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Safari's Reader mode is improved in iOS 18, even without Apple Intelligence

The new Reader options on iPhone

The headline Apple Intelligence improvements to Safari's Reader mode on iOS 18, iPadOS 18, and macOS Sequoia are not available yet, but the feature has still been updated.

Apple has announced that Safari's Reader mode, where all website distractions are removed so that you can read articles more easily, will be getting two specific updates. They are an automatic summary of an article, and also a contents page for longer ones — both done by Apple Intelligence.

There is no Apple Intelligence in the first developer beta of any of Apple's OSes, but Safari's Reader mode has been improved. While AppleInsider will revisit Reader after Apple Intelligence arrives, there are already new benefits to the feature including quicker access to options.

What Reader does in Safari

On a website that chiefly has articles or text on it, you can turn on Safari's Reader mode. This switches to a view of the web page that aimed to provide solely the text and images, no ads or videos, no pop-ups, and so on.

What hasn't changed, and can't, is that this is Safari's best attempt at cutting out distractions for you. Depending on the site, it may fail to work at all, for instance.

Or commonly it will show what appears to be a complete website page, but the site has really split its article up over many more pages.

The Apple Intelligence summary and contents page is going to be an attempt to address some of these issues.

But for now, Apple has made going into Reader mode quicker, and made it easier to customize what you see when you're in it.

What's new in Reader on macOS Sequoia

  1. Browse to a website in Safari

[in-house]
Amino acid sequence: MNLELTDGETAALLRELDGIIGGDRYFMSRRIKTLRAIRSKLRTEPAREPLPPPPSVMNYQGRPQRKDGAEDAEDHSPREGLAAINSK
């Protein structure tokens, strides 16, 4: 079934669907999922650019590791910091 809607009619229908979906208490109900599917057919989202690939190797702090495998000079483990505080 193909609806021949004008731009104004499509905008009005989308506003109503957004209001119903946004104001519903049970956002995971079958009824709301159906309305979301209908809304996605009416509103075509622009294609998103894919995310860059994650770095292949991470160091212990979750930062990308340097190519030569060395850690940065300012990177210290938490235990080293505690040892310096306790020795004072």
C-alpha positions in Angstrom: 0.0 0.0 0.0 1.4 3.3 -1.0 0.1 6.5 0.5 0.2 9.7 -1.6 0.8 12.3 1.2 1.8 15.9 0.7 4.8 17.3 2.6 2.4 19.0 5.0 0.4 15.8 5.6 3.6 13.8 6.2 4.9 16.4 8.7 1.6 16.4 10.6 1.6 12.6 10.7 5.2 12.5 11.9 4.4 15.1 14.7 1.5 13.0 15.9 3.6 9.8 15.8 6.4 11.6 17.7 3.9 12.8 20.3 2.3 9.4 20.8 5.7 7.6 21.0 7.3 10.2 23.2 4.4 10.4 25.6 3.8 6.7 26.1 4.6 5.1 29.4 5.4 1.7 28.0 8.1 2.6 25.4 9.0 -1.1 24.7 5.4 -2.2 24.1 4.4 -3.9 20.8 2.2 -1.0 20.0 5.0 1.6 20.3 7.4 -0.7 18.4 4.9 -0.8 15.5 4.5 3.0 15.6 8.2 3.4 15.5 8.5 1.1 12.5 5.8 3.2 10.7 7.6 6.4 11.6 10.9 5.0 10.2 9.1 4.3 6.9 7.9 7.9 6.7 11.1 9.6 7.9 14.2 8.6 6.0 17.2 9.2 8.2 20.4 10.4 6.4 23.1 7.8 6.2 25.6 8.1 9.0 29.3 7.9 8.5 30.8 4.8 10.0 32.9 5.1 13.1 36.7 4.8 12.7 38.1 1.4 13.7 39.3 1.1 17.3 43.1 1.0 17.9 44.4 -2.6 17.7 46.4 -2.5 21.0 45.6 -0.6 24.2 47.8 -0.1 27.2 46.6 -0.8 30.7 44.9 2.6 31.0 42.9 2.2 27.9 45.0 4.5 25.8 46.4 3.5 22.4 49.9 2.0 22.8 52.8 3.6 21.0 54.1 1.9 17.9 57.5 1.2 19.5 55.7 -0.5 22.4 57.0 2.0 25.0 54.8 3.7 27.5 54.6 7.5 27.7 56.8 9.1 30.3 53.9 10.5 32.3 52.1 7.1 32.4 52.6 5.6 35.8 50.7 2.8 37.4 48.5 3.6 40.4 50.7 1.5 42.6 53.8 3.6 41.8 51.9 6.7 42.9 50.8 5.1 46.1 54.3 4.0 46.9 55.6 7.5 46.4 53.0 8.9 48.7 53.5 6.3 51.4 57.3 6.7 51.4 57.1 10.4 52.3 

2. Click the new icon to the left in the address bar
  3. Click on Show Reader from the short pop-up menu

That short menu also includes the ability to change the zoom percentage on text, and to alter some website settings. It's also got the option tofind items on the page, though it's not clear why this is Find where the same function on iPhone and iPad is Search.

Webpage displayed on Safari browser, showing an article about Apple Intelligence. Reader mode prompt is highlighted, with options for text size, find, and website settings.
The new Reader options on the Mac

Once you've chosen Show Reader, you can click again on that new icon in the address bar. This now gives you a longer drop-down that adds font and page color options.

What's new in Reader on iOS 18 and iPadOS 18

  1. In Safari for iPhone or iPad, go to any primarily text-based website
  2. Tap the new icon in the address bar
  3. Choose Show Reader
  4. Tap the same address bar icon again
  5. Use Reader's new controls for font, size, color
  6. Or use Search within Reader

The font option is a further drop-down list on iPad and iPhone, while as with the Mac, the choice of color is a series of four buttons. There's white, sepia, gray, and black, and tapping on any of those changes the whole look of the page.

Also in this dropdown, there is now a Listen to Page option. Tap that to hear Siri read out all of the text.

Reader search and settings

Search and font size controls are now buttons in the top row of the drop-down menu on the iPhone and iPad. There's also an ellipses icon in that row, which gets you many more options.

Most of those are to do with Safari features, such as adding to favorites. But if you scroll toward the bottom, there is also an option called Use Reader Automatically.

If there is a site that you are forever turning to Reader mode to escape an ad barrage, turn this on. Whenever you visit this site, it will solely show you articles in Reader mode.

Note, though, that it does this with articles. You'll still see the normal view of a page like a news site's headlines one.

The last option that is always available, is Hide Reader. This turns off the feature and returns you to the original view of the site.

There is one more thing, which is only on the iPhone. It's called Manage Extensions, and will allow you to turn on or off an Safari extensions you have installed.

Those could include ad blockers, for instance, which might make a page more readable without going into Reader mode.

All of this sounds like a brute-force way to stop websites being paid by advertisers. When the site is so overloaded with pop-ups that it's hard to read, though, this will help.

It should also help with screen-readers for visually impaired readers.

Plus the forthcoming Apple Intelligence features like summarizing the page will mean you can determine quicker whether this is a site you want to read.